Wednesday, April 15, 2009
A Gallop Toward Hope: One Family’s Adventure in Fighting Autism
By MOTOKO RICH - The New York Times
When Rupert Isaacson decided to take his autistic son, Rowan, on a trip to Mongolia to ride horses and seek the help of shamans two years ago, he had a gut instinct that the adventure would have a healing effect on the boy. Mr. Isaacson’s instinct was rewarded after the trip, when some of Rowan’s worst behavioralissues, including wild temper tantrums, all but disappeared.
Now the publisher of Mr. Isaacson’s book about the journey, “The Horse Boy,” has a similar instinct about the market potential of his story, and is hoping for its own happy ending.
Little, Brown & Company, which released “The Horse Boy” on Tuesday, has a lot riding on its success: the publisher paid more than $1 million in an advance to Mr. Isaacson before he and his family had even taken their Mongolian trip.
Michael Pietsch, publisher of Little, Brown, said booksellers had already placed orders high enough to justify a first printing of 150,000 copies.
“It just touched so many points of interest — helping to heal an autistic child, traveling under difficult circumstances,” Mr. Pietsch said. “Most of all, I felt this was a story entirely driven by the chances you’ll take for love, and I felt, who’s not going to want to read this story when they hear the outlines of it?”
“The Horse Boy” traces Rowan’s early difficulties with “demonic” tantrums, speech delays and incontinence. The only thing that seemed to help, Mr. Isaacson discovered, was riding horses. On horseback Rowan was calm, gave verbal directives and expressed joy.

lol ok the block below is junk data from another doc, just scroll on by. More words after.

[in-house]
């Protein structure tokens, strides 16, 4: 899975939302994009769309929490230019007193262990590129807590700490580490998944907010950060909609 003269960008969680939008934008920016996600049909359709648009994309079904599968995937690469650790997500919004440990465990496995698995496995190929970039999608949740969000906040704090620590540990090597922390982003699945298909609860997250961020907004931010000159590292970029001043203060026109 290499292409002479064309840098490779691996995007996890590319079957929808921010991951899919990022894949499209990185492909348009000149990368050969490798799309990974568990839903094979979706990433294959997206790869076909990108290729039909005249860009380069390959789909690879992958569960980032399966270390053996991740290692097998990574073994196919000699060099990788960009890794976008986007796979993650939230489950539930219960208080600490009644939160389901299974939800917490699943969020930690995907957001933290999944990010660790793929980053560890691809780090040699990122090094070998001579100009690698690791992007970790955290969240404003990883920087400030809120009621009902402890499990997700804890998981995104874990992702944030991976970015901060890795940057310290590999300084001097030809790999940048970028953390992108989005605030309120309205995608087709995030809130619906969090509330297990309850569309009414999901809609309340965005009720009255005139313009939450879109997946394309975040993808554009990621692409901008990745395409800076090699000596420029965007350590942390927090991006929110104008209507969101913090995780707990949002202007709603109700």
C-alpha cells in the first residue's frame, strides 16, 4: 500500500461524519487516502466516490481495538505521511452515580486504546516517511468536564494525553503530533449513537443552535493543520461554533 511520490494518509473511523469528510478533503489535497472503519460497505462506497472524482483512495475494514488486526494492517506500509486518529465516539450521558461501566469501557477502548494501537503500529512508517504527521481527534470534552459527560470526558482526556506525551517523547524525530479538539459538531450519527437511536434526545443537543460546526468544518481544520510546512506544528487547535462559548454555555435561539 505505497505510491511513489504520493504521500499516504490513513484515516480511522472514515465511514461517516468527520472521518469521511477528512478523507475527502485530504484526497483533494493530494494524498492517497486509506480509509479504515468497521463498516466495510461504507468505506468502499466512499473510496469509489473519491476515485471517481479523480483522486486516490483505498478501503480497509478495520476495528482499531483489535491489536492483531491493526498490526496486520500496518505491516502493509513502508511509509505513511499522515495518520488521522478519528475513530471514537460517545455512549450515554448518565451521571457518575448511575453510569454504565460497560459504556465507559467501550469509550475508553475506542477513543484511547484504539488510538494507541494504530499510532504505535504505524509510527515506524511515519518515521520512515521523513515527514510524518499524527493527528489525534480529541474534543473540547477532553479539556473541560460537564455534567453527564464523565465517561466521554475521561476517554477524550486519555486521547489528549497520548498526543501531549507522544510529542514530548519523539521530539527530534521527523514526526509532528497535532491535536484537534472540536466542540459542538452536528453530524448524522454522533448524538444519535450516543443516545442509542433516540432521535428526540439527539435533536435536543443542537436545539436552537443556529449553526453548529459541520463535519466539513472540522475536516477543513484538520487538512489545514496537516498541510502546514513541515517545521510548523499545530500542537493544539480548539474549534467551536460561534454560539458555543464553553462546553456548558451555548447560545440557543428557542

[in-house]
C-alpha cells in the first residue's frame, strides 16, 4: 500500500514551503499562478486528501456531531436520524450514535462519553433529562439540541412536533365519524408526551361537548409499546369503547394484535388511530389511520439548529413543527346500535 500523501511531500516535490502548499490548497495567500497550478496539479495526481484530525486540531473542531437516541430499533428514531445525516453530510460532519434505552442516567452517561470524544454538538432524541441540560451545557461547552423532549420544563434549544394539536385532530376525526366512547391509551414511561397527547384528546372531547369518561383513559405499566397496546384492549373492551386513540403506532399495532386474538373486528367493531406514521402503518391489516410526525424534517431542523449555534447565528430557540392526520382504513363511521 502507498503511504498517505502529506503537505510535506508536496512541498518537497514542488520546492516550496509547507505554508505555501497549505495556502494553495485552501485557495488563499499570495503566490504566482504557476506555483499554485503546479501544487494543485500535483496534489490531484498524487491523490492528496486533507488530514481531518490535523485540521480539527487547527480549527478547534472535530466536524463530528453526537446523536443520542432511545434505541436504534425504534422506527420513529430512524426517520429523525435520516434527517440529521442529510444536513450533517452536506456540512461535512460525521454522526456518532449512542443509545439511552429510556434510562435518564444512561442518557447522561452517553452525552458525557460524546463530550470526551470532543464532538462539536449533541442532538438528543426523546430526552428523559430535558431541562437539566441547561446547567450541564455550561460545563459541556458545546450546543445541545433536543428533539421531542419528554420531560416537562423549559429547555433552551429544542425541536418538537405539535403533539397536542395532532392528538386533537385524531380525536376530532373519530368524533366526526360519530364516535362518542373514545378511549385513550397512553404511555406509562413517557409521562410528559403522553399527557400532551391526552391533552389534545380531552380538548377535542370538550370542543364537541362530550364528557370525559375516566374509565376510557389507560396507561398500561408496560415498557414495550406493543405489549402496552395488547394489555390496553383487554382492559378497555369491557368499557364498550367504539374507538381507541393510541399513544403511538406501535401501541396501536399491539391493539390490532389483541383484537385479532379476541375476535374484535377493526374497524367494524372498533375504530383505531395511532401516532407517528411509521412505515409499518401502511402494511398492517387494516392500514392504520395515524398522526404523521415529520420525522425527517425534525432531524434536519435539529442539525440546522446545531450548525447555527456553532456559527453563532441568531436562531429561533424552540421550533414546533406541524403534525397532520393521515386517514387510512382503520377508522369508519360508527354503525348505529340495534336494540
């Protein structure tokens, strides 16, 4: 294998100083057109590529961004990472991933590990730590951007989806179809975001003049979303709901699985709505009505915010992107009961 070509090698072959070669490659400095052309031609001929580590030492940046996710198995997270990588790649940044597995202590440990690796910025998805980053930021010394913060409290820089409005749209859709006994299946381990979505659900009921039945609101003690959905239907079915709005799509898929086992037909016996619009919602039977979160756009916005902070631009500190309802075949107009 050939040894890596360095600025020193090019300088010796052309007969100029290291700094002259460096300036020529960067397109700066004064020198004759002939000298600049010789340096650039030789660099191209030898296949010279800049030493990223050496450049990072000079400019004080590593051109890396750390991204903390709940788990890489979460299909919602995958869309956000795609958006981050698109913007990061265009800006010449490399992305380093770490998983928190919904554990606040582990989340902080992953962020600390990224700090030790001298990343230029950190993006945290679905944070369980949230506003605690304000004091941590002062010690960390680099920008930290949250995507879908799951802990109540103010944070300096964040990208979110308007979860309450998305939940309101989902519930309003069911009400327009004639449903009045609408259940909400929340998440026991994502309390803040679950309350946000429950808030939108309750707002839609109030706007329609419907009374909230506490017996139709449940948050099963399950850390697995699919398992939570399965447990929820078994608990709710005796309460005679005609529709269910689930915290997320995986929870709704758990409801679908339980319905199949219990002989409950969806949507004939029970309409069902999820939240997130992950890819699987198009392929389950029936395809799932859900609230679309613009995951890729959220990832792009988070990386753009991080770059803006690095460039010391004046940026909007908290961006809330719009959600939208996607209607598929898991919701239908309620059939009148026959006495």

Then Mr. Isaacson, who had previously written about the Bushmen of the Kalahari Desert in southern Africa and witnessed several shamanic ceremonies, took his son to a convention of traditional healers. For a few days Rowan improved.
Mr. Isaacson, a travel writer, wondered where he could combine horses and shamanic healing, and landed upon Mongolia. After some intensive Google searching and heated discussion with his wife, Kristin Neff, an associate professor of human development and culture at the University of Texas, the family decided to make the journey. A young filmmaker agreed to record the trip.
Mr. Isaacson also decided to pitch a book about the journey. His 37-page proposal outlined an itinerary and his hopes for Rowan’s healing.
Mr. Pietsch said that it was rare for the publisher to take on what he described as “prospective adventures.”
“Our usual response is, ‘Go have the adventure, and then we’ll decide,’ ” Mr. Pietsch said. In this case he determined “that regardless of the outcome in Mongolia, we thought he would write a very moving and interesting and dramatic book.”
During the auction of the book two years ago, Elizabeth Sheinkman, Mr. Isaacson’s agent in London, stoked interest by linking to a YouTube video of Mr. Isaacson and Rowan on horseback. Ms. Sheinkman went on to sell the book in Britain and 16 other countries.
In a telephone interview from his home near Austin, Tex., Mr. Isaacson said he wrote the kind of book he wanted to read when Rowan’s condition was first diagnosed, showing that even families with autistic children could lead a life of adventure. “I knew if somebody had put out a story like this when I was first facing the diagnosis,” Mr. Isaacson said, “I would have been to a large degree reassured.”
“The Horse Boy” follows the family’s four-week trek through Mongolia, riding on horseback or in a van with leopard-skin seats, meeting with shamans along the way. Mr. Isaacson candidly expressed misgivings about the difficult journey, recounting setbacks when Rowan, who was 5 at the time, exploded in tantrums or refused to get on a horse.
Much of the trip was captured on film by Michel Orion Scott, whose documentary about the experience, “Over the Hills and Far Away,” will be released in September. Mr. Isaacson paid for most of the production costs.